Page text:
Take the 2-minute tour ×
Stack Overflow is a question and answer site for professional and enthusiast programmers. It's 100% free, no registration required.

I have ArrayList. I want to check if any value exits in t his ArrayList. I would like to use Any method (from System.Linq namespace), but I can use it only on Array, not ArrayList.

Is there any efficient way to check this?

share|improve this question
4  
Why do you still use an ArrayList instead of a generic List<T>? –  Tim Schmelter Apr 25 '13 at 14:36
    
Because it's old code and ArrayList were used. –  ogrod87 Apr 25 '13 at 14:39
5  
@ogrod87 Then fix it, rather than leaving it broken. –  Servy Apr 25 '13 at 14:40
    
If i could, then I will fix it :) it's not my code, so I can change this objects.... –  ogrod87 Apr 26 '13 at 7:53

3 Answers 3

Well, you could check the .Count > 0. But a better option would be stop using ArrayList. Since you know about Any() and System.Linq, I assume you're not using .NET 1.1; so use List<T> for some T, and all your problems will be solved. This has full LINQ-to-Objects usage, and is just a much better idea.

List<int> myInts = ...
bool anyAtAll = myInts.Any();
bool anyEvens = myInts.Any(x => (x % 2) == 0);
// etc
share|improve this answer

use the link .Cast method to cast your array list to a generic type

ArrayList ar = new ArrayList();

bool hasItem = ar.Cast<int>().Any( i => i == 1);
share|improve this answer
    
That isn't actually what Any tests, though... –  Marc Gravell Apr 25 '13 at 14:37
    
@MarcGravell: You could construe the Contains() to meet the definition of Any I would think: "Determines whether any element of a sequence satisfies a condition." If it is contained, it satisfies the condition. Even if Contains() doesn't provide for an expression. –  user195488 Apr 25 '13 at 14:40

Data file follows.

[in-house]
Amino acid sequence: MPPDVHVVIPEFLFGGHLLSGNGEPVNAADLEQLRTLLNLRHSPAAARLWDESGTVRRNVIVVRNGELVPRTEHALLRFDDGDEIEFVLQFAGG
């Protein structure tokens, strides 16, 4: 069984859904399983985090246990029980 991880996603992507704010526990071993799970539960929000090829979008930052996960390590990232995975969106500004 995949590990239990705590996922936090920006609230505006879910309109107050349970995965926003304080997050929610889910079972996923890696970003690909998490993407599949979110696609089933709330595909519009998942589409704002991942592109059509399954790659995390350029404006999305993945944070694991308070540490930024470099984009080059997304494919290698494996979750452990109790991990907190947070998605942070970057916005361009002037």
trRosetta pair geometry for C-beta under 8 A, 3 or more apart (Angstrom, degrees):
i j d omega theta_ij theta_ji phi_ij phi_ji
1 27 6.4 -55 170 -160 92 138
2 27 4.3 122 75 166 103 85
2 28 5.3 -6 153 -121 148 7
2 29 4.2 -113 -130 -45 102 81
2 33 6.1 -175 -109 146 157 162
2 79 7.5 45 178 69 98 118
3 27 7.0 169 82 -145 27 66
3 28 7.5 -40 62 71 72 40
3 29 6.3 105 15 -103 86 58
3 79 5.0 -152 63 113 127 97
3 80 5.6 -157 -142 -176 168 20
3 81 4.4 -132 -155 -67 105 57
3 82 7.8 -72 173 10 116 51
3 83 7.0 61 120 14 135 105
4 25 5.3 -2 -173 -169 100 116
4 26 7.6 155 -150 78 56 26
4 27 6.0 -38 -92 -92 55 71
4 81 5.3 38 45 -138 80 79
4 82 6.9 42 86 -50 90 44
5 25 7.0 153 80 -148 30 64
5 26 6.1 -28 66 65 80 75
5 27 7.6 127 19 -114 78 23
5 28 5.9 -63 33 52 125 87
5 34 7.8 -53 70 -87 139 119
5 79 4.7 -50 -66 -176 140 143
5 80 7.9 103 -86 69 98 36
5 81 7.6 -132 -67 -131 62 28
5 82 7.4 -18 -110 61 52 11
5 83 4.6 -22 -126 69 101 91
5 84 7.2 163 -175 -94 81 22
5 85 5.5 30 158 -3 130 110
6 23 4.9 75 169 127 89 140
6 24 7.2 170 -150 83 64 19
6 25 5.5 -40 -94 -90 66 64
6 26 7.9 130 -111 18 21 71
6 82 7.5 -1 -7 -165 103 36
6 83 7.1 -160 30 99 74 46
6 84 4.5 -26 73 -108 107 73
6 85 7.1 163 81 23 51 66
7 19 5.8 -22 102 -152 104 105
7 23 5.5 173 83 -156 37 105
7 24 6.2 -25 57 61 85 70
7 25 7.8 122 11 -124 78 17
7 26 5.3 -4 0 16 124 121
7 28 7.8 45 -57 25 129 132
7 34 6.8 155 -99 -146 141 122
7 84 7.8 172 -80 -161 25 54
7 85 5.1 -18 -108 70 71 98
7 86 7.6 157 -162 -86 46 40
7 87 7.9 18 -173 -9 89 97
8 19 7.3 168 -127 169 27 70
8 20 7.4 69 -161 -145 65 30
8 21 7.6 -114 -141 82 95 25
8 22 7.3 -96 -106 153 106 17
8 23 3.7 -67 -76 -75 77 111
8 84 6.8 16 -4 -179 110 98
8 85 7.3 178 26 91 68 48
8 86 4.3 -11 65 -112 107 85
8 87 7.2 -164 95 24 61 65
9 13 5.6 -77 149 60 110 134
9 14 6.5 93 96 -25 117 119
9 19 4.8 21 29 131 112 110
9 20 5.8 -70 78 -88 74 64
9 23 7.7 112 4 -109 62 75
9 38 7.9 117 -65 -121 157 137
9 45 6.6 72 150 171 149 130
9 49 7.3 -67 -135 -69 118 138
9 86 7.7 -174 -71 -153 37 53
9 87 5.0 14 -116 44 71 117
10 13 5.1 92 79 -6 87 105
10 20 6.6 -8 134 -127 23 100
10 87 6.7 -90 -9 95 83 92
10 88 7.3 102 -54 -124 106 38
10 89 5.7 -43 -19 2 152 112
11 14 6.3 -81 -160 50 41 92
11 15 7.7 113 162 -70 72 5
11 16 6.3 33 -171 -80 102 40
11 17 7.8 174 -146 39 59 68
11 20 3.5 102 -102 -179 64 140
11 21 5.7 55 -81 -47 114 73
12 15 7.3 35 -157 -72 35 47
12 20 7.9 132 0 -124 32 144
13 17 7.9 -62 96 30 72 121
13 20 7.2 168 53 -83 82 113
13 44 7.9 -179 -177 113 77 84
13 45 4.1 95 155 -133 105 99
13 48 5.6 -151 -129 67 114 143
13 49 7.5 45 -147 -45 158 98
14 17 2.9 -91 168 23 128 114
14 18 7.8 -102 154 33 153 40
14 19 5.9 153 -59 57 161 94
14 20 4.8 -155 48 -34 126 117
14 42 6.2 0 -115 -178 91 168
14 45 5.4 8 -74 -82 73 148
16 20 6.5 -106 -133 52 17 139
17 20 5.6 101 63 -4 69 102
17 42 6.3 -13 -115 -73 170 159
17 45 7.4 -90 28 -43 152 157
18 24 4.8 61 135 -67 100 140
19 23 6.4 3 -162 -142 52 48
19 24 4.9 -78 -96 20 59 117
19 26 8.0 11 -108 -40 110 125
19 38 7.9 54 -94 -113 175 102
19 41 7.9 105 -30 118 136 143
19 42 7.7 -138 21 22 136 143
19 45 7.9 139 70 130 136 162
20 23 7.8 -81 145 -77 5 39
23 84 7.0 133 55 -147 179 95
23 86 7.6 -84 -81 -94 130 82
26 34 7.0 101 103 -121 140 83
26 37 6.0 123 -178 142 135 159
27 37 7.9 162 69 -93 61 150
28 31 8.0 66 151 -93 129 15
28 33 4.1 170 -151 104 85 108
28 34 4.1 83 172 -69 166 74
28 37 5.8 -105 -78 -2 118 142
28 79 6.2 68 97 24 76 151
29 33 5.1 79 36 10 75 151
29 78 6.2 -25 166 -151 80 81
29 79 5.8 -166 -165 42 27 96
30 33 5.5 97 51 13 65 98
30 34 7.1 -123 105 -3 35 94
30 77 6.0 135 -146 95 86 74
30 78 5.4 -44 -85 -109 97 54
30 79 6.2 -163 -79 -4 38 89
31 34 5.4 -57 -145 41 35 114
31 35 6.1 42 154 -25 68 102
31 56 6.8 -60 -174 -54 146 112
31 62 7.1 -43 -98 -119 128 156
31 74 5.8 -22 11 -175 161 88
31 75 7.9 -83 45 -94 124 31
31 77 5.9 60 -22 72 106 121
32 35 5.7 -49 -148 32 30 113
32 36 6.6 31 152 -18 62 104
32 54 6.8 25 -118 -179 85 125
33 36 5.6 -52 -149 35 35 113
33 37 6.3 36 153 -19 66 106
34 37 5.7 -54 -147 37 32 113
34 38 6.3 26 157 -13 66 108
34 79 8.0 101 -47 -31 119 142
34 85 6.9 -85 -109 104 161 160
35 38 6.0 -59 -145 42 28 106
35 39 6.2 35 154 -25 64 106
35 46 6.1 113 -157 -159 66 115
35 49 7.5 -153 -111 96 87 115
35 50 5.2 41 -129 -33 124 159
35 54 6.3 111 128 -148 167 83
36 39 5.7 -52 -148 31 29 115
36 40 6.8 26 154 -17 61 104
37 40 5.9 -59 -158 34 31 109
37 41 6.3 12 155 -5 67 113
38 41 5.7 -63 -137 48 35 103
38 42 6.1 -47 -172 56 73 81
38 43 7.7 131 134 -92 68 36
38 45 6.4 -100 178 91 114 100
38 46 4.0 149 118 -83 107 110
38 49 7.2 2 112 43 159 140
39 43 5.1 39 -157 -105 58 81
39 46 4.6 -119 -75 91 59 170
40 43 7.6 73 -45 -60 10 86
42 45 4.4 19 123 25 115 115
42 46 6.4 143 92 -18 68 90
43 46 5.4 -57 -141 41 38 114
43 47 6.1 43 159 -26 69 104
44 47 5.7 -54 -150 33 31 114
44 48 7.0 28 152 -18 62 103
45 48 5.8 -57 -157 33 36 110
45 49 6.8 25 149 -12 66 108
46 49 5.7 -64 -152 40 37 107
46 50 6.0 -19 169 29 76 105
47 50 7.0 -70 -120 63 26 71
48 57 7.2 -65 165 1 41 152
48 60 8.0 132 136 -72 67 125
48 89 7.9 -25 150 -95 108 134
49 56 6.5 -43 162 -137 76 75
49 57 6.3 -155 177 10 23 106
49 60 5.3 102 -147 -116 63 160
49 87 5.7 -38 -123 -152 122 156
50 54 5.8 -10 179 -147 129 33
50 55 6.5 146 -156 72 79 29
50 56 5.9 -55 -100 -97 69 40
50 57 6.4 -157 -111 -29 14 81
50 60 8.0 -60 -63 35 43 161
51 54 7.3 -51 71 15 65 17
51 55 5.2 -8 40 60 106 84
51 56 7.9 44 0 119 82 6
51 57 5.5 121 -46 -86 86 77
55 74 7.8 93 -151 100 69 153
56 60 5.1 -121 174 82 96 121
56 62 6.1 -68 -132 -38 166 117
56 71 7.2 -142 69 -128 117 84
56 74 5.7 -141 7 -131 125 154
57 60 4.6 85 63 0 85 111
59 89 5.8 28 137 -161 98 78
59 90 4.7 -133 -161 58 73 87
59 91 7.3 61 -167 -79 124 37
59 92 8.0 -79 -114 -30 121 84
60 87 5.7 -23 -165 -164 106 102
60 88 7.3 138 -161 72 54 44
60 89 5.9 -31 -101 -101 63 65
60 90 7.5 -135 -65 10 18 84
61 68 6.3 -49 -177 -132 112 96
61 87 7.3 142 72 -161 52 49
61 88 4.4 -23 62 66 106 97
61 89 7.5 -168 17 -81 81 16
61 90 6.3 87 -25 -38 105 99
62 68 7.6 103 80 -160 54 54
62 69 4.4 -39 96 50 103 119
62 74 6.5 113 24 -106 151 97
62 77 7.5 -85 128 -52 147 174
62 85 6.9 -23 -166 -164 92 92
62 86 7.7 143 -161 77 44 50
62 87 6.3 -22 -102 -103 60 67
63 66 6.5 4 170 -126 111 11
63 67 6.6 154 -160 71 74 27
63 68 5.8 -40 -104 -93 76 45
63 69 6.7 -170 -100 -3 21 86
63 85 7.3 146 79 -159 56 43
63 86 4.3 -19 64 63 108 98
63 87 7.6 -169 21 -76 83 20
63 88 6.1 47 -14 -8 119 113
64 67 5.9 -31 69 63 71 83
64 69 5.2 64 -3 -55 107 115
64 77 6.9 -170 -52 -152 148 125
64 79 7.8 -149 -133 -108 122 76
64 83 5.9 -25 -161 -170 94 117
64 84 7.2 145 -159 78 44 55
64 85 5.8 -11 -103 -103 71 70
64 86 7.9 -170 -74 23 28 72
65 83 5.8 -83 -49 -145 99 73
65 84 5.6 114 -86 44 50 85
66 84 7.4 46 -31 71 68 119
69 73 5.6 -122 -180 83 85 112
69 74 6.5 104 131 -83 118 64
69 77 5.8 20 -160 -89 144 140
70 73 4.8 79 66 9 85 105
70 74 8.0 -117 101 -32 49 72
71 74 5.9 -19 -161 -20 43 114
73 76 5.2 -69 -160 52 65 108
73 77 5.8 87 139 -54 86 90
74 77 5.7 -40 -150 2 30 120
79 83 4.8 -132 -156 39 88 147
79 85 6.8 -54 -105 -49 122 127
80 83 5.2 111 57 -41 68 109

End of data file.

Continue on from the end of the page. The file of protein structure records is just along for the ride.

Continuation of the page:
@OA0D show me how to use Contains to test "is there a person in the list whose name begins with A", then; I'll start: bool b = list.Any(p => p.Name.StartsWith("A")); - your turn... –  Marc Gravell Apr 25 '13 at 14:41
    
@MarcGravell at any rate, I've fixed it. –  Sam I am Apr 25 '13 at 14:41
    
@MarcGravell: You can't in that case, but in the OP's case Contains and Any could mean the same thing. –  user195488 Apr 25 '13 at 14:43

Well you could always use the ArrayList.Count which will give you the number of object in your array. If its equal to 0 their nothing in it.

share|improve this answer
    
ArrayList has Count, not Count(); Enumerable has Count, but only for IEnumerable<T>. –  Marc Gravell Apr 25 '13 at 14:38
    
yeah my bad I edited it –  William Proulx Apr 25 '13 at 14:40
    
But Count() give me all elemenets. I want to check only if one or more elements exists –  ogrod87 Apr 25 '13 at 14:40
    
Yeah well count give you the number of element inside that array so you can compare. Example If(ArrayList.Count > 0) then there is something in the array. If not well there nothing in it –  William Proulx Apr 25 '13 at 14:43
    
But I'm thinking about efficient. There is big difference between Count and Any. Any is quicker. –  ogrod87 Apr 26 '13 at 7:51

Your Answer

 
discard

By posting your answer, you agree to the privacy policy and terms of service.

Not the answer you're looking for? Browse other questions tagged or ask your own question.